Prospects for U.S.-Latin American Educational Exchange

By Aaron Bell

Picture3Regional educational exchange has become an important talking point for U.S. administrations in recent years, but data is still lacking to judge it a success or failure.  In 2011, the Obama administration announced the 100,000 Strong in the Americas initiative, intended to promote a north-south multilateral exchange of 100,000 students by 2020.  The State Department casts it as a means for students in the hemisphere to develop the relationships and skills necessary to meet four contemporary challenges: citizen security, economic opportunity, social inclusion, and environmental sustainability.  The organizations tasked with fulfilling the program’s goals include the National Association for Foreign Student Affairs, whose 60-plus years of advocacy on behalf of international education is based on the belief that “international education leads to a more peaceful world.” Whether such lofty aspirations are possible is subject to some debate, but the more-easily measured effect of 100,000 Strong will become clearer when the Institute of International Education releases its report later this year on international study to and from the United States during the past academic year.

Latin American countries as diverse as Brazil, Ecuador, Mexico and El Salvador have student exchange programs of their own, with the U.S. a leading destination.  Mexico sent the most students to the U.S. of any Latin American nation in 2011-12, but its 13,000 students were only the ninth largest source of international students in the U.S.  The most commonly touted example of U.S.-Latin American exchange is cooperation with the Brazil Scientific Mobility Program, part of the Brazilian government’s plan to send 100,000 students abroad by 2015 to study in key science, technology, engineering and math (STEM) fields.  Responding to the weakness of these fields in many Brazilian universities and to the growing demand for highly qualified graduates in high-tech industries, so far over 7,000 Brazilian students have studied at over 200 U.S. universities and interned at 300 companies, with another estimated 3,900 now in such programs.  Cooperation in education exchange is not limited to high-tech fields.  In Washington, for example, Georgetown University administers leadership training to “disadvantaged communities” and “historically underserved populations” from Latin America through the State Department’s Central America Youth Ambassadors Program and the USAID’s Scholarships for Economic Education and Development (SEED) Program.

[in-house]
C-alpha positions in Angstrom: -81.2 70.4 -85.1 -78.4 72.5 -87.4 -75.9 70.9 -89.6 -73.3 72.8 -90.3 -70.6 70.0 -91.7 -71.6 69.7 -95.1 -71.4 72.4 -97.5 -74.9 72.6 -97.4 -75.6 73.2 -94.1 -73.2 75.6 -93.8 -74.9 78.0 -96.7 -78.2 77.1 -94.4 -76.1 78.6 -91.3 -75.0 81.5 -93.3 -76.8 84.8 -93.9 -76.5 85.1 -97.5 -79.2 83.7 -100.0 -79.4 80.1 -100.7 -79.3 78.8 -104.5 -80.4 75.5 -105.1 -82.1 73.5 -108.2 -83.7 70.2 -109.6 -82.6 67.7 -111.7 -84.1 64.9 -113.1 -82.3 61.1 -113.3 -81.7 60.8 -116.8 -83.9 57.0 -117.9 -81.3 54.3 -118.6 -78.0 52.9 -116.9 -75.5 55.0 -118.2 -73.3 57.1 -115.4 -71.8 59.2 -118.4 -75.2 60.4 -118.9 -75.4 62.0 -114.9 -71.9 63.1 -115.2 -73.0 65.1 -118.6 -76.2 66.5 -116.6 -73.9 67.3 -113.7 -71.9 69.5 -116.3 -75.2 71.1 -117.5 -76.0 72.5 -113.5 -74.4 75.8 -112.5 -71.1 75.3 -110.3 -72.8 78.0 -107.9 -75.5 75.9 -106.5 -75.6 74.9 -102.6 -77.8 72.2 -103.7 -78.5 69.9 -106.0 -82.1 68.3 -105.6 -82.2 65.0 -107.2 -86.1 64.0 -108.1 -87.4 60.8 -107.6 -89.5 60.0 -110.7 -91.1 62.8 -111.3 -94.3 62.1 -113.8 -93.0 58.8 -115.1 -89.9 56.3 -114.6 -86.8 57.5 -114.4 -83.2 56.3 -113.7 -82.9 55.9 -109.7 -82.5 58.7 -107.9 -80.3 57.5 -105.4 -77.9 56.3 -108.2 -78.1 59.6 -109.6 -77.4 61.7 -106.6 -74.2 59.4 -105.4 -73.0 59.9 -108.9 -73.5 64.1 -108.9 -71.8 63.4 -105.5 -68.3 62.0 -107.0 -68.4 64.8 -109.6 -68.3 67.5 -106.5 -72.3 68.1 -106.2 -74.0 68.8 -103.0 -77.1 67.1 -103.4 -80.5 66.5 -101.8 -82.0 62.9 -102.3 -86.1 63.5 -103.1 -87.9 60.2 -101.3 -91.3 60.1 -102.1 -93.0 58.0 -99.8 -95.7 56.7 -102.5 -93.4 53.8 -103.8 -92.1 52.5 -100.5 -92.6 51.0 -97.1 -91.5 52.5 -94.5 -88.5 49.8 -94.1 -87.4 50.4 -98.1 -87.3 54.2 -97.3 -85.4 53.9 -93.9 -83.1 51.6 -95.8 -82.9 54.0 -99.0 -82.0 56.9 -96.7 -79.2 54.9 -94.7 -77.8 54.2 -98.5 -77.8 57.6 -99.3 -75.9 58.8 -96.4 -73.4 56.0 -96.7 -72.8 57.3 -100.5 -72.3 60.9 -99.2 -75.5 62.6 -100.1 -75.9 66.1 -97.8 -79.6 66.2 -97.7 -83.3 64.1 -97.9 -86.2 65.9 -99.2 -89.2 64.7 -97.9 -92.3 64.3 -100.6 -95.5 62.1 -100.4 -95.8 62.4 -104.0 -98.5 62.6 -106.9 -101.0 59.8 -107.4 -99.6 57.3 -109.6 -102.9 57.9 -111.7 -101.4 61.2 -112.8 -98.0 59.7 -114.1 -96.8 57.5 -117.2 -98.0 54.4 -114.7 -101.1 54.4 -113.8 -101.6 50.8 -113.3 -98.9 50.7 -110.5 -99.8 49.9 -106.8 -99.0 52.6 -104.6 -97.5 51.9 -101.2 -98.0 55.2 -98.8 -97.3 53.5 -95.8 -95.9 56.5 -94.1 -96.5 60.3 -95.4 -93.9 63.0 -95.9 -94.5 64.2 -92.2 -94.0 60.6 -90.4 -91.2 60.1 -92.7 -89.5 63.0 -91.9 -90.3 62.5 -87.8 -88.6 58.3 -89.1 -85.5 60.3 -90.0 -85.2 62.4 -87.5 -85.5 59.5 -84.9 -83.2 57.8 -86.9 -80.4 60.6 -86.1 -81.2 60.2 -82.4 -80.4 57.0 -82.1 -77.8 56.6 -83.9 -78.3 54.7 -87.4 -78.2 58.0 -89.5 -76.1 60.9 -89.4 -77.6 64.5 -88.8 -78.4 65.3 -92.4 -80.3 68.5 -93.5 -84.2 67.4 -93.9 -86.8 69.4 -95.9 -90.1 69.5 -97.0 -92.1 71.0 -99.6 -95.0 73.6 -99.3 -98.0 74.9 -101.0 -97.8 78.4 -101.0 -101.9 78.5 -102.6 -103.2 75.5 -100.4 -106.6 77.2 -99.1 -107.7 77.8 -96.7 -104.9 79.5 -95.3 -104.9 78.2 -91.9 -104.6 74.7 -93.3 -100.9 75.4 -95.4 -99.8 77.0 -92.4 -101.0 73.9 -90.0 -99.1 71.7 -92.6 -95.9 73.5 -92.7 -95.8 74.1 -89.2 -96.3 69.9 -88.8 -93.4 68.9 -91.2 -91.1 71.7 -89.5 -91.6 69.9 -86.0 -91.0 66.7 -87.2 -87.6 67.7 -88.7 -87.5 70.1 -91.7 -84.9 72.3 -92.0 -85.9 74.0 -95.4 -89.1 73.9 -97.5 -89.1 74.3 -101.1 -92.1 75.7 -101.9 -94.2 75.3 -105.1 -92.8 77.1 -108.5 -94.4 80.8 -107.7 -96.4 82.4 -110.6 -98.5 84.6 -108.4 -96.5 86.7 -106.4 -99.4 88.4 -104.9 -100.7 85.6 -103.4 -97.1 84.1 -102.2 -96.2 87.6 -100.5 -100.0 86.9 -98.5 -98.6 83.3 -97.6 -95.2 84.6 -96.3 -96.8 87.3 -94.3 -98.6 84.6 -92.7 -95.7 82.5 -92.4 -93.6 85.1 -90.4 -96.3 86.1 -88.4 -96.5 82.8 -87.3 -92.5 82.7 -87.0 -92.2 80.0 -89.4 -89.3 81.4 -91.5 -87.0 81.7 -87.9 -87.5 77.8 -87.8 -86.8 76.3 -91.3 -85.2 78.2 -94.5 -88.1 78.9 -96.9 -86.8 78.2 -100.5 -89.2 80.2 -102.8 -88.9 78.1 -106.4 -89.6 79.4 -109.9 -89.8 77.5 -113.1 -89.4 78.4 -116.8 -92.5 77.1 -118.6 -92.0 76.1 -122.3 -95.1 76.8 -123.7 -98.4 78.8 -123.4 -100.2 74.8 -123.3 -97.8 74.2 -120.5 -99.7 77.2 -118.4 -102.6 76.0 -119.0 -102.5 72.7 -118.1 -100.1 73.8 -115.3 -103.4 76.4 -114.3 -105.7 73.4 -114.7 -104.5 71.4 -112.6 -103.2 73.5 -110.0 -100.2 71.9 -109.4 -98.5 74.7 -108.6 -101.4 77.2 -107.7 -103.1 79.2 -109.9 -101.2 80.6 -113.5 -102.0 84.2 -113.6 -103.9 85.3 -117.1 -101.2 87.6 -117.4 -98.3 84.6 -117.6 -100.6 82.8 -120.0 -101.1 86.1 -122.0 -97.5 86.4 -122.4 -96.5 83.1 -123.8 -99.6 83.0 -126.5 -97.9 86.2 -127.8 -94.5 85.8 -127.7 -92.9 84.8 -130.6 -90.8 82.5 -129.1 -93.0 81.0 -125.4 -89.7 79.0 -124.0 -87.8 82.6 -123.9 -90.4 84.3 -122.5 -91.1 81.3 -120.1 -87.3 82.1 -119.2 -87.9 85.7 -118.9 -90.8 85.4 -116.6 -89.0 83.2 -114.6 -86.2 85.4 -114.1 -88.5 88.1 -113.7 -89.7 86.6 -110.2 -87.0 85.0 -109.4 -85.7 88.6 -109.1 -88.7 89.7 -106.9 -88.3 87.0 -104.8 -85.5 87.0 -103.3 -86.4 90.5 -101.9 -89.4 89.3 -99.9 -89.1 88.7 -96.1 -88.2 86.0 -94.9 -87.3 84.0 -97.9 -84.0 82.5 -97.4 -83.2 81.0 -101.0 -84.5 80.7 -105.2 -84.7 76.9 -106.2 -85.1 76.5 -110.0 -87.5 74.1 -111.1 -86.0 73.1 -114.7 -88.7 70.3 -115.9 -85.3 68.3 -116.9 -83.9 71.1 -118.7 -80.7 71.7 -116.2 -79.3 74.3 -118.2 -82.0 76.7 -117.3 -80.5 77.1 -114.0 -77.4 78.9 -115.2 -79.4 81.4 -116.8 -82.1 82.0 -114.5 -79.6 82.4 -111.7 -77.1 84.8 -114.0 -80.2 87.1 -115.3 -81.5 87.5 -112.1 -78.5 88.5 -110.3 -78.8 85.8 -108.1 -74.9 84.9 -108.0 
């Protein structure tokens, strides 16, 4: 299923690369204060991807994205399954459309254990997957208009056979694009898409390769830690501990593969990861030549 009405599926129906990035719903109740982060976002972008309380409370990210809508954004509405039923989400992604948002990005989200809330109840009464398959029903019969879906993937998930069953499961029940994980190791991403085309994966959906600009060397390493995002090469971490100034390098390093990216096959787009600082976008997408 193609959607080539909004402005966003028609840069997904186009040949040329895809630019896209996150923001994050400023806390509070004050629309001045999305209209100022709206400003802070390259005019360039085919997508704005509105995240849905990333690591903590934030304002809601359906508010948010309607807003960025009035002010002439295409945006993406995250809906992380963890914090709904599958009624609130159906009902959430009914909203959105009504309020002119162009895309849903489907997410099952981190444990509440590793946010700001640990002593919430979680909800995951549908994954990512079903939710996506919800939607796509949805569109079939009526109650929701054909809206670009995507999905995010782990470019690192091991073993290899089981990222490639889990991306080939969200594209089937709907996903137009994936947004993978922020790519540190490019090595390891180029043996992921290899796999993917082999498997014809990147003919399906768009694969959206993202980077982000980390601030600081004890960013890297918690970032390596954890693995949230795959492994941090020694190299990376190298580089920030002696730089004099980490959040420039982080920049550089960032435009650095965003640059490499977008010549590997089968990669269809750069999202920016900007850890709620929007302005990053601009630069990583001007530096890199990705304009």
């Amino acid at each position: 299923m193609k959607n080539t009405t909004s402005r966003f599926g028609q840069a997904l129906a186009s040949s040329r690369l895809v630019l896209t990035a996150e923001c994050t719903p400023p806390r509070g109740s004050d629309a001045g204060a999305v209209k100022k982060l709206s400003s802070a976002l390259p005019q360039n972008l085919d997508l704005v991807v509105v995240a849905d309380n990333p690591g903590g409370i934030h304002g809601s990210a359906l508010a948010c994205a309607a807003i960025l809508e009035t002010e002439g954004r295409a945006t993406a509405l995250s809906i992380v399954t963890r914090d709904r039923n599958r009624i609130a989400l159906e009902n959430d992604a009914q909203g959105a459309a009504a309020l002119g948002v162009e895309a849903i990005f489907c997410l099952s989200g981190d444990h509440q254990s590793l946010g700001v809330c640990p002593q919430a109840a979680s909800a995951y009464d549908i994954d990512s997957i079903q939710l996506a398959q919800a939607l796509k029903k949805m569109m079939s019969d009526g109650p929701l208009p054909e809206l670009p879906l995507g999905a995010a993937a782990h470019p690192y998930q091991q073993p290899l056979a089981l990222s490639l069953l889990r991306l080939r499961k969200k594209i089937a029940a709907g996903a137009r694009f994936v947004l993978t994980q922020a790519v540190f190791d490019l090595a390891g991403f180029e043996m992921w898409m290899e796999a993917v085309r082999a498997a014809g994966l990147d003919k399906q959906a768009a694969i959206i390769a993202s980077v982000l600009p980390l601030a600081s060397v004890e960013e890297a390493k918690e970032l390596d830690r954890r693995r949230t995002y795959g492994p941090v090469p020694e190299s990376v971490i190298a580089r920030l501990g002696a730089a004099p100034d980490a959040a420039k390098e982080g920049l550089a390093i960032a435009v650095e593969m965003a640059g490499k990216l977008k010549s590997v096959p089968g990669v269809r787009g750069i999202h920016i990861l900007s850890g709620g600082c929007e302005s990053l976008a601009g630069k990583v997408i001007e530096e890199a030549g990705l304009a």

While governments like Brazil’s have financed their international study programs, the U.S. has asked the private sector to take the lead in expanding pre-existing programs like Fulbright.  Two years ago, 64,000 Latin American students studied in the U.S., compared to 40,000 U.S. students in Latin America, of which one third stayed only for a summer.  If part of the purpose of 100,000 Strong is to improve regional relations through personal contact and exposure to the region’s sociocultural diversity, educational exchanges will need to flow north-south on a more equal footing.  It remains to be seen if the U.S. private sector is willing to meet such a commitment.  There is also the perennial question of whether educational exchange programs enhance economic development and mobility in Latin America or instead contribute to “brain drain.”  The development of high tech industries in places like Brazil offers a more promising future for returning students, but their absence in poorer regions like Central America is a source of concern.  Finally, 100,000 Strong and similar programs should be judged on how they respond to the largest challenges facing universities throughout the Americas: affordability, providing quality education for students of diverse socioeconomic backgrounds, and in Latin America specifically, making local universities appealing settings for internationally-trained intellectuals and experts.

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